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( L to R) -  Frances Congdon, Assistant Professor of Education at Centenary College and Literacy Expert, Mayor Tim McDonough, Hope Chair, Mayors Book Club,  Sandra Genduso, Chair, Centenary Education Department, Pat Brisson, Children’s Book Author, Anna Lustenberg, Director, External Affairs, Verizon, Bill Dressel, League Executive Director and Mayor Arthur Ondish,Mount Arlington, President, League of Municipalities Education Foundation and League 1st Vice President.

Hackettstown, N.J., May 9, 2011 – Students from Hope Elementary School, Byram Elementary School, Mount Arlington Elementary School and Frenchtown Elementary School participated in Literacy Day recently at Centenary College.  This event is part of Centenary College’s participation in the Mayor’s Book Club initiative, which was launched by the New Jersey League of Municipalities (NJLM) to promote literacy for first-grade students in northwest New Jersey.   The program is funded by the NJLM Educational Foundation through a generous grant from the Verizon Foundation and PSE&G.

Event opening remarks were given by Professor Sandra Genduso, Associate Professor of Education and Chair of the Education Department at Centenary College; Anna Lustenberg, Director of External Affairs at Verizon; as well as William G. Dressel, Jr., Executive Director from the New Jersey State League of Municipalities and the various mayors: Tim McDonough, Mayor of Hope and Chairman of the League of Municipalities Mayors Book Club; Arthur R. Ondish, Mayor of Mount Arlington and President of the League of Municipalities Education Foundation and League 1st Vice President; Jim Oscovitch, Mayor of Byram Township and Ron Sworen, Mayor of Frenchtown.  Members of the Centenary College Education Honor Society, Kappa Delta Epsilon (KDE) who are advised by Professor Frances Congdon, Assistant Professor of Education and Literacy Expert at Centenary College, were available to help with the event.

The students from four of the eight participating Mayor’s Book Club had the opportunity to meet children’s book author Pat Brisson and listen to her read her book, “Benny’s Pennies.”  Brisson, who has written over 20 books in her career, talked about her love of reading and writing and discussed the background of her books, which vary in topics and intensity of subject matter.  She also discussed how she uses her own experiences when developing a story and how a wonderful aspect of writing a story loosely based on reality is that the author can change the story and the ending any way that he or she sees fit.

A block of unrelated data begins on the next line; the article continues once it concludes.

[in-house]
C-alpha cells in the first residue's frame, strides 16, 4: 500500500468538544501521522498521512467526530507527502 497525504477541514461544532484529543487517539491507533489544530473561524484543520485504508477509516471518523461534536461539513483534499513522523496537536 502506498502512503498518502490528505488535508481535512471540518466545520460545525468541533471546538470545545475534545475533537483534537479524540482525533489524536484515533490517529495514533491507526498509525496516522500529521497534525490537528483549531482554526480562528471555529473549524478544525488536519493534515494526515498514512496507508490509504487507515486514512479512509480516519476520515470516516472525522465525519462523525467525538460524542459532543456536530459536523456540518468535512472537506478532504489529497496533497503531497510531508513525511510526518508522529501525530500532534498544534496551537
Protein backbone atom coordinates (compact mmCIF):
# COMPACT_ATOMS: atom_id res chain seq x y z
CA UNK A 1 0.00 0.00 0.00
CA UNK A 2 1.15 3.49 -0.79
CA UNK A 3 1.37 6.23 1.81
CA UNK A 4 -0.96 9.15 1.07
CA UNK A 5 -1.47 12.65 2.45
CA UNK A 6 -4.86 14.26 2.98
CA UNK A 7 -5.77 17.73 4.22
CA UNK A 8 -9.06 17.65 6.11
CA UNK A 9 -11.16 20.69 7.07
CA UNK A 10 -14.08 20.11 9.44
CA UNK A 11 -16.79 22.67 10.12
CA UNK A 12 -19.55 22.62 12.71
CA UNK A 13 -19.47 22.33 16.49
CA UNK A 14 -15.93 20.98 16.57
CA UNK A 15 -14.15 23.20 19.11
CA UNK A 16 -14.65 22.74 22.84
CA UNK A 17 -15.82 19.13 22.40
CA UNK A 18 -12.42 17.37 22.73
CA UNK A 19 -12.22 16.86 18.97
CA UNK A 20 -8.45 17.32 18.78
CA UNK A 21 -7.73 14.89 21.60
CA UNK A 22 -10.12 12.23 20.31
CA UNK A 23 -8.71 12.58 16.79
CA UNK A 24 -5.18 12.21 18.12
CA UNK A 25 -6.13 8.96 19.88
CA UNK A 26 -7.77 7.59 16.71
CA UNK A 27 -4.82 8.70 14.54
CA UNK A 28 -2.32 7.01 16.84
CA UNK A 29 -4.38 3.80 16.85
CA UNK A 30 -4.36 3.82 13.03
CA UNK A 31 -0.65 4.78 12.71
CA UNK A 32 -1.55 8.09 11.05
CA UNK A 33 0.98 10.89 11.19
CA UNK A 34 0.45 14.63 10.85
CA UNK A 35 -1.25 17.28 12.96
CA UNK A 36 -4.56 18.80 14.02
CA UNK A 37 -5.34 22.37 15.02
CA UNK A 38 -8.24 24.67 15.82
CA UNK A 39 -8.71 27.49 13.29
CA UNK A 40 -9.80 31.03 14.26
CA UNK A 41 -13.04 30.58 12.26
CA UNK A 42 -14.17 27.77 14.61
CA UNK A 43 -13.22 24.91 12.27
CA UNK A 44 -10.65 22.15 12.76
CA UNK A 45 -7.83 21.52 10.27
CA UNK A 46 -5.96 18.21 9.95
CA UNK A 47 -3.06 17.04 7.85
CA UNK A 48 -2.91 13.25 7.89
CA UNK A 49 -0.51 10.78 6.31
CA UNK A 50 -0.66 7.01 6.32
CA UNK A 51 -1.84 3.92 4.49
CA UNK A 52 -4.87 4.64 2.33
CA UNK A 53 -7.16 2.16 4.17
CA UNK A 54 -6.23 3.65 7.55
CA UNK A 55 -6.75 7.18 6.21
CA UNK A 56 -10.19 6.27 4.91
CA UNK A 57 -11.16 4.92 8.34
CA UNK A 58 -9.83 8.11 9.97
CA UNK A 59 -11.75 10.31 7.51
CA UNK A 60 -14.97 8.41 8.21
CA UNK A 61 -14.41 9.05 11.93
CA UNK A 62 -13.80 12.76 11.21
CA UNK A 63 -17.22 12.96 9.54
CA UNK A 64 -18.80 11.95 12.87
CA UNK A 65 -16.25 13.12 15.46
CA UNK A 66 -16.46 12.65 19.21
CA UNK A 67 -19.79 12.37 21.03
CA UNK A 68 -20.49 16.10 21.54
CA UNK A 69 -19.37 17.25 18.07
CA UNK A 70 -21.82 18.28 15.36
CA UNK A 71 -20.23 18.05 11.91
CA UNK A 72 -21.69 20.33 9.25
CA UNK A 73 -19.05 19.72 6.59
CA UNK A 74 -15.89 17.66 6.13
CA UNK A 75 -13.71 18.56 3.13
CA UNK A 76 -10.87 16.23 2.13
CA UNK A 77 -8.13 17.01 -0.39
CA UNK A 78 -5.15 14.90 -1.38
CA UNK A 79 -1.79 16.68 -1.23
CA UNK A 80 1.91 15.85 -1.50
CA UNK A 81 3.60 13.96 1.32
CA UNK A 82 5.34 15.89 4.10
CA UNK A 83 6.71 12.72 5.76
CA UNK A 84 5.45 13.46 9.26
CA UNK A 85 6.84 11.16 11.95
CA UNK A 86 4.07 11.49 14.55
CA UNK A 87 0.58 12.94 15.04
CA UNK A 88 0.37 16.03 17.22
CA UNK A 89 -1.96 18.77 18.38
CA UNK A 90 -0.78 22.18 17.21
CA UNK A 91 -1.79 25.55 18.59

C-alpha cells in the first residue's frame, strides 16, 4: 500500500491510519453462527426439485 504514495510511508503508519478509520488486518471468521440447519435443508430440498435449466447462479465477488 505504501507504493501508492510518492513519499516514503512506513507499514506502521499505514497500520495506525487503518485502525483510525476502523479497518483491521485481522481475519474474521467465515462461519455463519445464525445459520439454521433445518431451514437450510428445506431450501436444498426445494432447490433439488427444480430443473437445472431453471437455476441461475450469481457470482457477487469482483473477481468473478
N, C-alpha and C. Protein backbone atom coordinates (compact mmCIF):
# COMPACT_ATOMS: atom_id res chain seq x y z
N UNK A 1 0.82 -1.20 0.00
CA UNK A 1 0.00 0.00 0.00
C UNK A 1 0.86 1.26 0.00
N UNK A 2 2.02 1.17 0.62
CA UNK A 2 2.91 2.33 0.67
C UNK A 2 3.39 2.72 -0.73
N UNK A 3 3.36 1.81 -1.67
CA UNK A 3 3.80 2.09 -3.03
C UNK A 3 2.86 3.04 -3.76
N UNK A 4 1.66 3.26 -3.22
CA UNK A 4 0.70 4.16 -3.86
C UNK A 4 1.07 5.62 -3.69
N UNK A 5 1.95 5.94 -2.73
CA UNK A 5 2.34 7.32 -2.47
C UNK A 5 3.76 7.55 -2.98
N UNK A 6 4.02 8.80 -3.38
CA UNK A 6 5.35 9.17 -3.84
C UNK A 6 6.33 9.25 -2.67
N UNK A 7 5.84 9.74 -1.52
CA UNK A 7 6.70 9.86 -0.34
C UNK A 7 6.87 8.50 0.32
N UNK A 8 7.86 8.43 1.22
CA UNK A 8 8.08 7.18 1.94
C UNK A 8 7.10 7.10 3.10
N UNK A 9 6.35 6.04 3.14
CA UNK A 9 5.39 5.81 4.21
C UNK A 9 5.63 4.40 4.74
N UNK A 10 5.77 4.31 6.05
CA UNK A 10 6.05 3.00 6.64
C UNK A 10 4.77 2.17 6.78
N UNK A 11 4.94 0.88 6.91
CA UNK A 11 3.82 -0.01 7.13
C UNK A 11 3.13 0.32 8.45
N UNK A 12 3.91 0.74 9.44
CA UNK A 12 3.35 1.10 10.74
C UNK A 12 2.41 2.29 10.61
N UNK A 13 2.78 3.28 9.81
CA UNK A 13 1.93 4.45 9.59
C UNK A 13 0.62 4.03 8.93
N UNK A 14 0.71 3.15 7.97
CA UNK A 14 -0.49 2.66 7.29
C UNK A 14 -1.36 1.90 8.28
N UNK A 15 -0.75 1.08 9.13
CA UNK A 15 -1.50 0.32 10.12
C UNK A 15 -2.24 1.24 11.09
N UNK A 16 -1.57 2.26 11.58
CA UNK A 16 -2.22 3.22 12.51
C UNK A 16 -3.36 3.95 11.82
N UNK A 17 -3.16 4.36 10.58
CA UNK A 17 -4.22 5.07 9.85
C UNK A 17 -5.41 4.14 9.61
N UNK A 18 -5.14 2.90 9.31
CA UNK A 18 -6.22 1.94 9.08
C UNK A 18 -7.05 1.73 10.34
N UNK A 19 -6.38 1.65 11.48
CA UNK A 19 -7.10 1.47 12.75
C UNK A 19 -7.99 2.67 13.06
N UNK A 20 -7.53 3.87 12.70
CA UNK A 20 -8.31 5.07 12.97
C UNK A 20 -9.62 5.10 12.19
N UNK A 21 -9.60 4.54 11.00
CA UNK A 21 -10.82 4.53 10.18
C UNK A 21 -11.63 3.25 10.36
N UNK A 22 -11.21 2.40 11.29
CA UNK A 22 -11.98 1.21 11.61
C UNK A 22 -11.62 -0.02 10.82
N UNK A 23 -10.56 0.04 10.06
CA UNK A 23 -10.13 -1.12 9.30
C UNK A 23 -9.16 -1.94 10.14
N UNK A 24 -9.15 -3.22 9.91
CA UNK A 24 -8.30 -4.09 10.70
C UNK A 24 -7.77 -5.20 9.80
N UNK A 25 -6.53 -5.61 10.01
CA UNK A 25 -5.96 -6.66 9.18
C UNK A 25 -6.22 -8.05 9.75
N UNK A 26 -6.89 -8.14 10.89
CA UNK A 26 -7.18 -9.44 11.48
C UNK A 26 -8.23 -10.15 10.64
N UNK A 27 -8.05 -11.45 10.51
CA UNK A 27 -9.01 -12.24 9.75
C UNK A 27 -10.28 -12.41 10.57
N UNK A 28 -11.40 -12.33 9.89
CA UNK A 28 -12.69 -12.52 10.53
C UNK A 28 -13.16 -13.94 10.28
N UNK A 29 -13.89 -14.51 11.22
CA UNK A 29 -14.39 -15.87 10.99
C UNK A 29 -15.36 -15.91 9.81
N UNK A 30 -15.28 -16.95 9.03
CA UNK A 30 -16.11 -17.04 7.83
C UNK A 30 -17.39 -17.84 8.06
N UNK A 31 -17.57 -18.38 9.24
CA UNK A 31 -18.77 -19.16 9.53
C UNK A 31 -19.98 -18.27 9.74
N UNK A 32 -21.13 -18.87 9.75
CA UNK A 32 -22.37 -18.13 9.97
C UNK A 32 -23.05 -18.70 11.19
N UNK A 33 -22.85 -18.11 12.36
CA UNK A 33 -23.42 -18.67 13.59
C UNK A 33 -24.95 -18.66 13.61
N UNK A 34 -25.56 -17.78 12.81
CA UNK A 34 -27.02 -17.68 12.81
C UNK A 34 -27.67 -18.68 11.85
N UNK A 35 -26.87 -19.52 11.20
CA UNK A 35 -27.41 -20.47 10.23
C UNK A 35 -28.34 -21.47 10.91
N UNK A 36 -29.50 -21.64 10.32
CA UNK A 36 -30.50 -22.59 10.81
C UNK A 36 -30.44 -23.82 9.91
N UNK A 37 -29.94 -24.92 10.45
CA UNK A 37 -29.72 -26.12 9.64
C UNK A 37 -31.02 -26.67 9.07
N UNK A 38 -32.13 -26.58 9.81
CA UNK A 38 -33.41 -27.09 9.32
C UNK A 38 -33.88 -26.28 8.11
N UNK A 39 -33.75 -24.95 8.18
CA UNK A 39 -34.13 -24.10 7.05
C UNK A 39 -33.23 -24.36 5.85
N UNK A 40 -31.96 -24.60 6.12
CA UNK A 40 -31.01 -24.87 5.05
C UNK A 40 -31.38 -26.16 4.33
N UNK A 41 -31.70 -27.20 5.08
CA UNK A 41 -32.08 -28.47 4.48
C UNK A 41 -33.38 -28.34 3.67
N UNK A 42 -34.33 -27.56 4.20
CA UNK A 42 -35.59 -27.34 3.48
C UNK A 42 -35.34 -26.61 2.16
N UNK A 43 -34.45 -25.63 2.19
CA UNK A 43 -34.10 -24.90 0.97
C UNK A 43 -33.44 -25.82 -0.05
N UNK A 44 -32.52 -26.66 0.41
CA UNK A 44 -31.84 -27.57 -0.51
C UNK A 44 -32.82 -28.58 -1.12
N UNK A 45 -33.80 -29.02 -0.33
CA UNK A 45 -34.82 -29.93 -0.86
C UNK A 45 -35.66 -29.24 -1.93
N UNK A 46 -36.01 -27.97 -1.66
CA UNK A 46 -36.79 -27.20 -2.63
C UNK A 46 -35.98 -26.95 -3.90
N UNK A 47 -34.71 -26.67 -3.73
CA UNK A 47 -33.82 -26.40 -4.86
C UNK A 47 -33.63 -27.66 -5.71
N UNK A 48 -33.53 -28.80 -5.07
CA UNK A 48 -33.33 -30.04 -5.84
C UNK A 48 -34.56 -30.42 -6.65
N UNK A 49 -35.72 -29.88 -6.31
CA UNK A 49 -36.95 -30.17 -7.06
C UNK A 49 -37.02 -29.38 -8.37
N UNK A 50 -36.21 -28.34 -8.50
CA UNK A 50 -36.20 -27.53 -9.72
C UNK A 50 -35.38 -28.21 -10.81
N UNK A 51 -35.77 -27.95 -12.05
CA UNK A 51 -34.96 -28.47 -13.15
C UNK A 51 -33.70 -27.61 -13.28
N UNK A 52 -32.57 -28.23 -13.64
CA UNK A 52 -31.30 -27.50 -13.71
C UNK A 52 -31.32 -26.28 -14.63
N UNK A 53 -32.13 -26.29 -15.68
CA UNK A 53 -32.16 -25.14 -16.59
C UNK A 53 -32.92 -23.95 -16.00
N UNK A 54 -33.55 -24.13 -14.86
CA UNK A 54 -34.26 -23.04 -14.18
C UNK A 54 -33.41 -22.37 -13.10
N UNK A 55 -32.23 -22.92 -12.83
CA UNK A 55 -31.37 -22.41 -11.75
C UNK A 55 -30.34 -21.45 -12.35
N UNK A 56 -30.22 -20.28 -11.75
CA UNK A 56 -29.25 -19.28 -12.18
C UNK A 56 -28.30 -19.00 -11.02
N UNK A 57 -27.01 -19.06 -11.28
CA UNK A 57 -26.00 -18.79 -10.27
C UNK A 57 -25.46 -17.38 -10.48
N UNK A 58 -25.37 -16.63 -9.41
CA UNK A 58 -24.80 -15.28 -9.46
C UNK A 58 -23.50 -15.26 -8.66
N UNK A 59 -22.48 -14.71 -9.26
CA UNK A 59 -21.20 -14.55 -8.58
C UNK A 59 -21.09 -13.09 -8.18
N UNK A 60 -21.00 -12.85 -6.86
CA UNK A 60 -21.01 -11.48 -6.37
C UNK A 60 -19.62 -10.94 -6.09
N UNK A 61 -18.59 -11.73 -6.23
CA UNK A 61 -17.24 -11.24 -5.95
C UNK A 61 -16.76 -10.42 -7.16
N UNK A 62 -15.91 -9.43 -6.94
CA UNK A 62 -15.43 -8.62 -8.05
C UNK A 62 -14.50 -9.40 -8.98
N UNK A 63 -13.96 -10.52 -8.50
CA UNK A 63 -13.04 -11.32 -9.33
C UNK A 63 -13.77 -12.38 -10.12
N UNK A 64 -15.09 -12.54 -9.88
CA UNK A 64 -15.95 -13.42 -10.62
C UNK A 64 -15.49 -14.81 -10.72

Mayor Timothy McDonough with children in Mayors Book Club shirts

After Brisson’s talk, the children had the opportunity to watch the Centenary student performance of “If You Give a Mouse a Cookie,” which is based on the 1985 book written by Laura Joffe Numeroff.

“I anticipate that the children who came to this event will continue to be enthused with the act of reading,” says Professor Sandra Genduso.  “It is a passion that I hope they carry for the rest of their lives.”

The Mayor’s Book Club is designed to engage municipal leaders and their local partners to enhance early literacy among young children.  The members of the initial pilot program selected two schools each from four counties: Lambertville and Frenchtown Elementary Schools in Hunterdon County; Washington Borough Taylor Street and Hope Elementary Schools in Warren County; Byram and Stanhope Elementary Schools in Sussex County; and Boonton and Mount Arlington Elementary Schools in Morris County.  The Education Department at Centenary College was integral in determining which institutions were chosen for this program and served as a resource during the implementation of the Mayor’s Book Club.

First-graders who participated in the Mayor’s Book Club had the opportunity to be read to by their own mayor. Each student who participated in the program will receive a new book. Each school district that has read at least 1,000 books will be given $1,000 to be spent on books for its first-grade classroom libraries.  The number of books read by schools that attended the event at the College ranged between 600 and 2,000 books thus far.

“I would like to thank the Education Department at Centenary College for its involvement with this program,” says Mayor McDonough.  “They have been integral in the process of establishing this program and were the gracious host of the children’s event.”

 Founded in 1867 by the Newark Conference of the United Methodist Church, Centenary College’s academic program integrates a solid liberal arts foundation with a strong career orientation. This mix is designed to provide an educational experience that prepares students to succeed in the increasingly global and interdependent world.

Centenary College’s main campus is located in Hackettstown, N.J., with its equestrian facility in Washington Township (Morris County). The College’s Centenary Adult and Professional Studies (CAPS) program offers accelerated degree completion programs in Parsippany, with an additional facility in Iselin, and at corporate sites throughout New Jersey.



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